The CSIRO just tipped another $16 million into growing Australia’s fledgling space industry

Over at NASA this past week:

The new promotional video is responsible for a lot of excitement, especially with talk of “returning to the Moon – to stay”.

Things aren’t quite as exciting here in Australia, yet. But there is definitely movement at the station in just the five months since the formation of the Australian Space Agency.

Just a week ago, South Australian startup Fleet Space Technologies sent Australia’s first commercial CubeSats into orbit aboard a rocket launched from New Zealand.

Fleet CEO Flavia Tata Nardini made a point of crediting the ASA for helping it push through the paperwork to enable a build-and-launch project to be completed within two months.

And in September, the CSIRO launched its space roadmap which outlined ways it believed the ASA was capable of tapping into a US$345 billion global space market.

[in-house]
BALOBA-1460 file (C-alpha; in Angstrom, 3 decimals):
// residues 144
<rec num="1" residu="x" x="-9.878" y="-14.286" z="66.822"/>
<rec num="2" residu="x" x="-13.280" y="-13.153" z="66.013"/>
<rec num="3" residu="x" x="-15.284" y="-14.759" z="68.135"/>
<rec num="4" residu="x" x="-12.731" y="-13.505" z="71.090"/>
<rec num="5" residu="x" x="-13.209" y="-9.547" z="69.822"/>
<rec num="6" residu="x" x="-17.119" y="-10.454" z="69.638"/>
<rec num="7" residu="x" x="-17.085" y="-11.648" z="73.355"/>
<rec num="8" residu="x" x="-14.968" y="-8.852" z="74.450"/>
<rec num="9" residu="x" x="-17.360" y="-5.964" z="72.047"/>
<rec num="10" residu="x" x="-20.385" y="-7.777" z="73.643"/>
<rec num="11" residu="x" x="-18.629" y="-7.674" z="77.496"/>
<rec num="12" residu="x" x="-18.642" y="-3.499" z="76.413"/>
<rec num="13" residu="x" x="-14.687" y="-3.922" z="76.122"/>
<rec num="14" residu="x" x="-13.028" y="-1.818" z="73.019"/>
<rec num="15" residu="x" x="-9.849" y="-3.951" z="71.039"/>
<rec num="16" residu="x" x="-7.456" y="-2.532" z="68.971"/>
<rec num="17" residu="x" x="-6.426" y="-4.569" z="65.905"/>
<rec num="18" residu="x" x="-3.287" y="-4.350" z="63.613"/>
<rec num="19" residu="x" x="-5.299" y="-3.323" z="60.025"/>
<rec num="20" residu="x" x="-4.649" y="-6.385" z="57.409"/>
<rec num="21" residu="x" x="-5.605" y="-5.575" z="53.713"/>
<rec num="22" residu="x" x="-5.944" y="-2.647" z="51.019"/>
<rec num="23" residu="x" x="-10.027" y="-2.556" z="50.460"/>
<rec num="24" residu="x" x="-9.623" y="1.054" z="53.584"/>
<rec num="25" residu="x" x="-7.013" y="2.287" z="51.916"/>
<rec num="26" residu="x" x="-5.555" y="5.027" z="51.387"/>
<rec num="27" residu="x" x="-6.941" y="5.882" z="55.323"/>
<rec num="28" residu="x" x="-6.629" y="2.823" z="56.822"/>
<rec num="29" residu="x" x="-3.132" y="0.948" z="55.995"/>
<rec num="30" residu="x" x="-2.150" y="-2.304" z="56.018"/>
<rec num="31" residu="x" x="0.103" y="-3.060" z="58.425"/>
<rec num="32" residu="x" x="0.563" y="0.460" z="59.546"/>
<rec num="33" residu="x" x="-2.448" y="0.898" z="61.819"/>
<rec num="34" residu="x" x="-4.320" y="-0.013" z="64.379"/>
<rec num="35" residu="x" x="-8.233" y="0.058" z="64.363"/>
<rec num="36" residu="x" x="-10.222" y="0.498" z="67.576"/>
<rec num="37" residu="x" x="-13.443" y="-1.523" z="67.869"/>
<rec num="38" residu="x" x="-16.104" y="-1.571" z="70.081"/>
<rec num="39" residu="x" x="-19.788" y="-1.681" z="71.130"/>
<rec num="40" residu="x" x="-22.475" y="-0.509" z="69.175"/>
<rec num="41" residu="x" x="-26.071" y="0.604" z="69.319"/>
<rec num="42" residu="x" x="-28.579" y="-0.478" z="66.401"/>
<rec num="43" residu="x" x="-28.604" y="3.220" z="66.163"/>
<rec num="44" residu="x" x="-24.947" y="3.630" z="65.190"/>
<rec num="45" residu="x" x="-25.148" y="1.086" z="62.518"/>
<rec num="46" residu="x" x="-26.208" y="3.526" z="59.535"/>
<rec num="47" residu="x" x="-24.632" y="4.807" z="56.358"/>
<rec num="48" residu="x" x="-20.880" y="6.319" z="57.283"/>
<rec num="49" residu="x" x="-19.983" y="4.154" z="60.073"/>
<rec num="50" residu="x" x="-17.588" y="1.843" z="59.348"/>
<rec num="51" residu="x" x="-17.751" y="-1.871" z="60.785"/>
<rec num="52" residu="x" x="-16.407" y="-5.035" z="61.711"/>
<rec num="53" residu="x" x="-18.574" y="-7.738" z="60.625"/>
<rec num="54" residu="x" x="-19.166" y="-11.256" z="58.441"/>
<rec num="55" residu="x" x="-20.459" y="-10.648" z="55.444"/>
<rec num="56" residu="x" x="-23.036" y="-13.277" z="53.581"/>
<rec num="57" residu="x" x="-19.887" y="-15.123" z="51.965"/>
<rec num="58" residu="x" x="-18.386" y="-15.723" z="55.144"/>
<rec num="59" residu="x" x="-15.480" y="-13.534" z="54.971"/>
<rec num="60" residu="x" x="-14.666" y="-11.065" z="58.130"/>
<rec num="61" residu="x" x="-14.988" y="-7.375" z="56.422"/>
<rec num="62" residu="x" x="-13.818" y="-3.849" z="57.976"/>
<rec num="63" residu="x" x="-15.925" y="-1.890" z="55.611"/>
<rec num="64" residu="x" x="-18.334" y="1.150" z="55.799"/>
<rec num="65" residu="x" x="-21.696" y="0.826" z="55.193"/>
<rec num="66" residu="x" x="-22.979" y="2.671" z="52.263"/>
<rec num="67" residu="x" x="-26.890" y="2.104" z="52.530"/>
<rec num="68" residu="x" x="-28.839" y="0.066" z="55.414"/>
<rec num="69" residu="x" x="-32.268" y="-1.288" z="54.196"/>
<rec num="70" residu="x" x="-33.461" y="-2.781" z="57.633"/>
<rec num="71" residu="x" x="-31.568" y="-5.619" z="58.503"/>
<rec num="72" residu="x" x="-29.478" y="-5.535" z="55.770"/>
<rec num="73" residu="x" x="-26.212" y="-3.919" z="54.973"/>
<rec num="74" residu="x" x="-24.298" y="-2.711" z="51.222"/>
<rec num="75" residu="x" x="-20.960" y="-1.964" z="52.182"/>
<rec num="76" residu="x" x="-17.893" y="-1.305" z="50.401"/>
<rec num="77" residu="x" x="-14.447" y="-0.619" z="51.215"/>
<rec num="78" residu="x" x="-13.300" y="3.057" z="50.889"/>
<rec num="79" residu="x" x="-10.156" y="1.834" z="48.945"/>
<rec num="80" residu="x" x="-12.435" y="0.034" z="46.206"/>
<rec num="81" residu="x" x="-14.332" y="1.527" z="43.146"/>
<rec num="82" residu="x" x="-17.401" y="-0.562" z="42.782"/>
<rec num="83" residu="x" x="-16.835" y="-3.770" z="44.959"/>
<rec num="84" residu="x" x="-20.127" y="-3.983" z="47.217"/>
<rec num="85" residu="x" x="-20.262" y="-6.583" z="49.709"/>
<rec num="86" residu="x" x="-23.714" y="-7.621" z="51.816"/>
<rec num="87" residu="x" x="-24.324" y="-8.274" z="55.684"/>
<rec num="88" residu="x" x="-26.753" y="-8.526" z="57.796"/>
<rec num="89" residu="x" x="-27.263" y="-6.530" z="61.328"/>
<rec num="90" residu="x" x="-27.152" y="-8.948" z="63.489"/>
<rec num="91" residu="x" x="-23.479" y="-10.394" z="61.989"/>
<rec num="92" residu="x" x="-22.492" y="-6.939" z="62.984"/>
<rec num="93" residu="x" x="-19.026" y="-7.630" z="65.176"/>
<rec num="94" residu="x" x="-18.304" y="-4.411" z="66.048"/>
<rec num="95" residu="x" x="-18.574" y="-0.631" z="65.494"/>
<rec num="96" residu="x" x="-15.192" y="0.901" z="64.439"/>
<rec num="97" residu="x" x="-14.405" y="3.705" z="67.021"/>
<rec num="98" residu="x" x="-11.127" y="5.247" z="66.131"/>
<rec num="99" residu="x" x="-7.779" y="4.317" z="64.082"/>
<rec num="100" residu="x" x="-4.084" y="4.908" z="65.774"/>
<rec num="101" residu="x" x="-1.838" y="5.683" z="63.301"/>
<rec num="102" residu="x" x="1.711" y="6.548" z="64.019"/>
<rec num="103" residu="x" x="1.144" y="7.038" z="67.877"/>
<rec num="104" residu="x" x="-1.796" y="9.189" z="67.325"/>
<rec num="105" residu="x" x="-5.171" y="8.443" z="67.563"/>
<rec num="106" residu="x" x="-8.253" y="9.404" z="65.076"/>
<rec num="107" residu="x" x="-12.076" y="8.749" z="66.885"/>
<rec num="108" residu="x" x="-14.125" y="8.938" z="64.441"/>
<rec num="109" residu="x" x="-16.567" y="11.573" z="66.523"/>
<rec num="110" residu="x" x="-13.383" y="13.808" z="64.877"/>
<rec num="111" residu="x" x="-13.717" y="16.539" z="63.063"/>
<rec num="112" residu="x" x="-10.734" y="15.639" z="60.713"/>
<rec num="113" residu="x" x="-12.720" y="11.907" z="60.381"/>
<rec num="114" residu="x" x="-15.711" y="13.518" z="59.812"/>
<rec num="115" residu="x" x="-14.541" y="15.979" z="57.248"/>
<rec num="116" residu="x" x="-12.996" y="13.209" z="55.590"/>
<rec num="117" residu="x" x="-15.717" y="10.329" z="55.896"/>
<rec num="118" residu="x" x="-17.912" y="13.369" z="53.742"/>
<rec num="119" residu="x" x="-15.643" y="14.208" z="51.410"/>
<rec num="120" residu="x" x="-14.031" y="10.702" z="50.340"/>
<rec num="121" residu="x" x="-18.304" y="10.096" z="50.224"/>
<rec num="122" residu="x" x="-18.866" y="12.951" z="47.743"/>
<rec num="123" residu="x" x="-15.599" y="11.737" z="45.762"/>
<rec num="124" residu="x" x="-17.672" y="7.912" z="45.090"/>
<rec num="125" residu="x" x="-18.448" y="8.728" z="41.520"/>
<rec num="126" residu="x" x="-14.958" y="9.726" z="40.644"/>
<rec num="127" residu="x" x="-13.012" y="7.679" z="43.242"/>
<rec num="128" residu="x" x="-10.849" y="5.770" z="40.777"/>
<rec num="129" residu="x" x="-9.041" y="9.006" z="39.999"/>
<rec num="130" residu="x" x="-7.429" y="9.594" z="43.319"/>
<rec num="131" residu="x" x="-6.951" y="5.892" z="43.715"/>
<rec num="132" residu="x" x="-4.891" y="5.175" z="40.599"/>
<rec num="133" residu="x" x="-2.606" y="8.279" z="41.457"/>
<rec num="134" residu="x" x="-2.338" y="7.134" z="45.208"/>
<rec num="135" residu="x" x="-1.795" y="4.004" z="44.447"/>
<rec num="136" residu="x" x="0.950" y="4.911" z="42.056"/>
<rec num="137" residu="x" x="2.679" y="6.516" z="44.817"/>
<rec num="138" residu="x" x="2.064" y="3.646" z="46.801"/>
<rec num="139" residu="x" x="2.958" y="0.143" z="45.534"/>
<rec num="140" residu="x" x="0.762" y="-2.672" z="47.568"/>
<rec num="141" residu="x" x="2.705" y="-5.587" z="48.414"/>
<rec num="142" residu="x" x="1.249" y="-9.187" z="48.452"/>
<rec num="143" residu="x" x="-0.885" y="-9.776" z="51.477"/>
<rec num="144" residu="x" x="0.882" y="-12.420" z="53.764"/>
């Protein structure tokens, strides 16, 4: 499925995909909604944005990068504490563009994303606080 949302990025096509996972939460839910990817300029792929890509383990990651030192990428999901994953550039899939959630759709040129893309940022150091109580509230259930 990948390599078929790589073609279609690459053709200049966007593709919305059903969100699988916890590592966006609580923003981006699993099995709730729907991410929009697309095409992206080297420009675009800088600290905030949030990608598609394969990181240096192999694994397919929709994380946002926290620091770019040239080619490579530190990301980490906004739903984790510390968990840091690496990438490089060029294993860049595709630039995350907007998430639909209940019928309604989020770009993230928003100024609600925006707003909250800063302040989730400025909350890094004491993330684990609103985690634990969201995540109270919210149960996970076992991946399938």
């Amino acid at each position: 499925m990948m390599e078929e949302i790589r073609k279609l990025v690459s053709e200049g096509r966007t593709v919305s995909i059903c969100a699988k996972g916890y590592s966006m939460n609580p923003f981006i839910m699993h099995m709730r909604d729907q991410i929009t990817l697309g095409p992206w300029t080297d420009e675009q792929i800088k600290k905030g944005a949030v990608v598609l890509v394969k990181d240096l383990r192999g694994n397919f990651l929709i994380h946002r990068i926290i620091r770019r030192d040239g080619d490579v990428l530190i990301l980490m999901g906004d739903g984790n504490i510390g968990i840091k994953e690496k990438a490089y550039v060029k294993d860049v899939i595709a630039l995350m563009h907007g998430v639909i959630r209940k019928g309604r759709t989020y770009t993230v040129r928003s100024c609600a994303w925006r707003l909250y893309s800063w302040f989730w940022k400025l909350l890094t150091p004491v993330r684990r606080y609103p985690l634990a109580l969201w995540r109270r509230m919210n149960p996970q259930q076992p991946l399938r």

Note to NASA above – that included building an Australian space base on the moon.

Australia’s space goals. Image: CSIRO

Today, the CSIRO announced it’s tipping another $16 million into the space race. It’s opened up a new area on its Future Science Platforms program – Space Technology.

“Space Technology will receive $16M to identify and develop the science to leapfrog traditional technologies and find new areas for Australian industry to work in,” the CSIRO said.

“It will initially focus on advanced technologies for Earth observation, and then address challenges such as space object tracking, resource utilisation in space, and developing manufacturing and life support systems for missions to the Moon and Mars.”

The funding is to help the ASA reach its goal of tripling the size of the domestic space sector to $10-12 billion by 2030.

The CSIRO also added Artificial Intelligence to the program for the first time, earmarking $19 million “to target AI-driven solutions for areas including food security and quality, health and wellbeing, sustainable energy and resources, resilient and valuable environments, and Australian and regional security”.

All up, there are now 10 areas of future science in the FSP program, which was launched in 2016 aiming to use “deep technology expertise” to help develop Australia’s major industries.

By 2022, the CSIRO will have invested $205 million in the FSP.

You can read more about this year’s round of funding here.